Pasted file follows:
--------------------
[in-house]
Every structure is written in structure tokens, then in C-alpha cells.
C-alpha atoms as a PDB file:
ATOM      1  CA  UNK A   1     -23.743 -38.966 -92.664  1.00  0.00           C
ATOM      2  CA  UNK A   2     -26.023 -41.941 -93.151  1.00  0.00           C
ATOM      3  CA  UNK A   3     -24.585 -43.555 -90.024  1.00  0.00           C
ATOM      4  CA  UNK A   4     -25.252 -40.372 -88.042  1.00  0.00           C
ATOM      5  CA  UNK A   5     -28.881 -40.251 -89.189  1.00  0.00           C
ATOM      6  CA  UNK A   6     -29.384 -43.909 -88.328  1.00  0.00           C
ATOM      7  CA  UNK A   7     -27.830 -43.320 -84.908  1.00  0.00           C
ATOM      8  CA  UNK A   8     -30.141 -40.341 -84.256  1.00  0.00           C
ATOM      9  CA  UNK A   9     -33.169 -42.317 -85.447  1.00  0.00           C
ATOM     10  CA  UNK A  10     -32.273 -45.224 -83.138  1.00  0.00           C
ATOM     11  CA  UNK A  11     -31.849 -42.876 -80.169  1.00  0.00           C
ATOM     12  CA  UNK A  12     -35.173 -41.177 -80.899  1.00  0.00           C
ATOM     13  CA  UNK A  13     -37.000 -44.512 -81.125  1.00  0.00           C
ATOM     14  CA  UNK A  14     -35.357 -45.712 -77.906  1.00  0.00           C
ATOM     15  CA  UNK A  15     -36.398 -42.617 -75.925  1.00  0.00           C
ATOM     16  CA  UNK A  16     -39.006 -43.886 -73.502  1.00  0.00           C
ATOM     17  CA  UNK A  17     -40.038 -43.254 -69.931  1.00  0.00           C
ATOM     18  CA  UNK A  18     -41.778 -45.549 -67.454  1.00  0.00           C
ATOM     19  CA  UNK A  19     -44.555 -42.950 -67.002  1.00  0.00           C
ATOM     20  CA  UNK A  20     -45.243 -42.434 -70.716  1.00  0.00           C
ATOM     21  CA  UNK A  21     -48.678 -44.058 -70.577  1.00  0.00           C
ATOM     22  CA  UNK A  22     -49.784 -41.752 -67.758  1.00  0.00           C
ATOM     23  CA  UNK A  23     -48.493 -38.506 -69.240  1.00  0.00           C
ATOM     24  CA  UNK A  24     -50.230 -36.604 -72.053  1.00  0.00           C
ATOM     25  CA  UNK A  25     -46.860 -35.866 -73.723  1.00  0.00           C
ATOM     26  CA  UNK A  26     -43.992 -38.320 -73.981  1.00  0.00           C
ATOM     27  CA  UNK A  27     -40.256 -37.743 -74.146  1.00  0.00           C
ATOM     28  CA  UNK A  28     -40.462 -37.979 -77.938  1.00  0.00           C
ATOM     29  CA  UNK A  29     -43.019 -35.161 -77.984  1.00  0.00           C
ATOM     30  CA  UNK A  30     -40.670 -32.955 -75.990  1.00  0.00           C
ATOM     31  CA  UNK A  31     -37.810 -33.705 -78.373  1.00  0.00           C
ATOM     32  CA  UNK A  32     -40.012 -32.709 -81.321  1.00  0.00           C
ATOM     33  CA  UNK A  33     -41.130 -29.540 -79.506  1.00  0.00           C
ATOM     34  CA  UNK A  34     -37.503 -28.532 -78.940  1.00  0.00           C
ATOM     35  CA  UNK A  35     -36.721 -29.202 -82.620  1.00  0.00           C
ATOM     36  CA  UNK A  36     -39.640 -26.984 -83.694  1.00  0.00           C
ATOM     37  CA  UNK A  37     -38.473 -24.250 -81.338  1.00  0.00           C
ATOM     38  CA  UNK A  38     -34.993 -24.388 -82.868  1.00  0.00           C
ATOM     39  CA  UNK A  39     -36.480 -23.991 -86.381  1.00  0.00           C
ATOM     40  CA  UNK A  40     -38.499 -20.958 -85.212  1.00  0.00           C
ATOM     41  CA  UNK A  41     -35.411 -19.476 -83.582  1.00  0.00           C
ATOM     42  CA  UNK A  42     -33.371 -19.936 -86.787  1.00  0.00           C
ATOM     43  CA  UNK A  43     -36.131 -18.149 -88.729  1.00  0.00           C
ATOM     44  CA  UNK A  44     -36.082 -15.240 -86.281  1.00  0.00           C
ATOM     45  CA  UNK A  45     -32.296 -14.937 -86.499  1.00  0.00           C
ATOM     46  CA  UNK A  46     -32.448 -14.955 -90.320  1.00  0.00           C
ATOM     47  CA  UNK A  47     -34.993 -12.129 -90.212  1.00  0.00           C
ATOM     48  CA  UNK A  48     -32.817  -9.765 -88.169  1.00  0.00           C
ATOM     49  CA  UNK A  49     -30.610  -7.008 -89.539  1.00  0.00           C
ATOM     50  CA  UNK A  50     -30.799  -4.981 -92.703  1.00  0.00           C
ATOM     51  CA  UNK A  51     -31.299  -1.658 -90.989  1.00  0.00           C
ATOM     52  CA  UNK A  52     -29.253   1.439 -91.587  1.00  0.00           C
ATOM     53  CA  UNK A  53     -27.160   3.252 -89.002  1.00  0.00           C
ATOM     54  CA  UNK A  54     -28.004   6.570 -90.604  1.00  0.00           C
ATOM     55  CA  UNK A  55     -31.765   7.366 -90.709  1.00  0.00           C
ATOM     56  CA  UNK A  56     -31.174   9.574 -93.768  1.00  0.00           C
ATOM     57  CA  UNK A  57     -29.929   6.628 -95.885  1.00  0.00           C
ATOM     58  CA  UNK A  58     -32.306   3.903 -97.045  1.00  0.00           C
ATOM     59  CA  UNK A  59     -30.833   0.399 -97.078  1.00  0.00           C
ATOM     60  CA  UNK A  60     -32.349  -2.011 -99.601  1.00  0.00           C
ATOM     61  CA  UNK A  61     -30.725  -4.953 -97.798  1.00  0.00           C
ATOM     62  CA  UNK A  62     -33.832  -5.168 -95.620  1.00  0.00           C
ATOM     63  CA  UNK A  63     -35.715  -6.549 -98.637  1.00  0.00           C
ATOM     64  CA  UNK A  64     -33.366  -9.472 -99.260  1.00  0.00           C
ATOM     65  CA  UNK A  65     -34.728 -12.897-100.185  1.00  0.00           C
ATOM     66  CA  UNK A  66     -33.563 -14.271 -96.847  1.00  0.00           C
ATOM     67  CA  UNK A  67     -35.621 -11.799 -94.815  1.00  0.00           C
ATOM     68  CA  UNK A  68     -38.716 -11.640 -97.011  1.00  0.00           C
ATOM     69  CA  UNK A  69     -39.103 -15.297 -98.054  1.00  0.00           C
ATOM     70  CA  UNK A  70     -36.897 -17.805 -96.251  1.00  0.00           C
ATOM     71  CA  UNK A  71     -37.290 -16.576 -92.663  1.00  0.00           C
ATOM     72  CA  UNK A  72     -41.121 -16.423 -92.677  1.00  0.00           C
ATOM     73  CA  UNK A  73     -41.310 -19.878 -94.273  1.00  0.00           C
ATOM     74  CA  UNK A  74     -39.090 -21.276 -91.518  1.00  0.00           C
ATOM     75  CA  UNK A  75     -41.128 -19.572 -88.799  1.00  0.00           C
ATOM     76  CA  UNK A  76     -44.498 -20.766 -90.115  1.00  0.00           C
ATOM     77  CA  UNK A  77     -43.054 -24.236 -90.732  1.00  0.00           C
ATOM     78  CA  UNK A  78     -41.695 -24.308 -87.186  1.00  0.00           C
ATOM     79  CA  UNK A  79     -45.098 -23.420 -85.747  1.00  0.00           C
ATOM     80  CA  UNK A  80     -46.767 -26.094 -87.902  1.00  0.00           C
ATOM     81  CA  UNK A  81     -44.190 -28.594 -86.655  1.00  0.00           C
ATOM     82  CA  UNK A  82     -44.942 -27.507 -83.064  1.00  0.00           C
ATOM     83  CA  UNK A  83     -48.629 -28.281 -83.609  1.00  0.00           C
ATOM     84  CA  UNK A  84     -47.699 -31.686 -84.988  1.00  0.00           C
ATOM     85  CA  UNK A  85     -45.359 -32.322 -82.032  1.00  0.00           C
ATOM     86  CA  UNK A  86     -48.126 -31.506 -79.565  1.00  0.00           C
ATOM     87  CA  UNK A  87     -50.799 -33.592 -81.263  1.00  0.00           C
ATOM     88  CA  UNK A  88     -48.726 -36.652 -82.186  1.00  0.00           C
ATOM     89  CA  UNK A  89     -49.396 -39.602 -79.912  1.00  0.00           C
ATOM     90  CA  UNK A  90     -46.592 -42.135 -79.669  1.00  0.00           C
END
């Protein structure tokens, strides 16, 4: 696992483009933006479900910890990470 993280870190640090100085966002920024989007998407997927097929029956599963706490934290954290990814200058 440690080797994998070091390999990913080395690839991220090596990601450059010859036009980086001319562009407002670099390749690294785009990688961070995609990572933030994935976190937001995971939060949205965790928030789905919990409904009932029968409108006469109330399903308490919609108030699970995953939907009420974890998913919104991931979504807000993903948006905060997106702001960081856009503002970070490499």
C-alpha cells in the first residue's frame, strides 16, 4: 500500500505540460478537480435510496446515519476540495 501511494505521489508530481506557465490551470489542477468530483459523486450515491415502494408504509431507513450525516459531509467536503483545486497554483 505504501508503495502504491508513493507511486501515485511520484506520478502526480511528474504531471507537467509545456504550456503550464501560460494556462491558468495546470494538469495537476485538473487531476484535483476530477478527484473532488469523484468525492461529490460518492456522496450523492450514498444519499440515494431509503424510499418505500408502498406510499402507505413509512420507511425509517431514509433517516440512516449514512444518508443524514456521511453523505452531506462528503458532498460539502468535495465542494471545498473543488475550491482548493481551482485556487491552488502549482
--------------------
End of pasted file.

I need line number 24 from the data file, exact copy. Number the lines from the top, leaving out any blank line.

ATOM     21  CA  UNK A  21     -48.678 -44.058 -70.577  1.00  0.00           C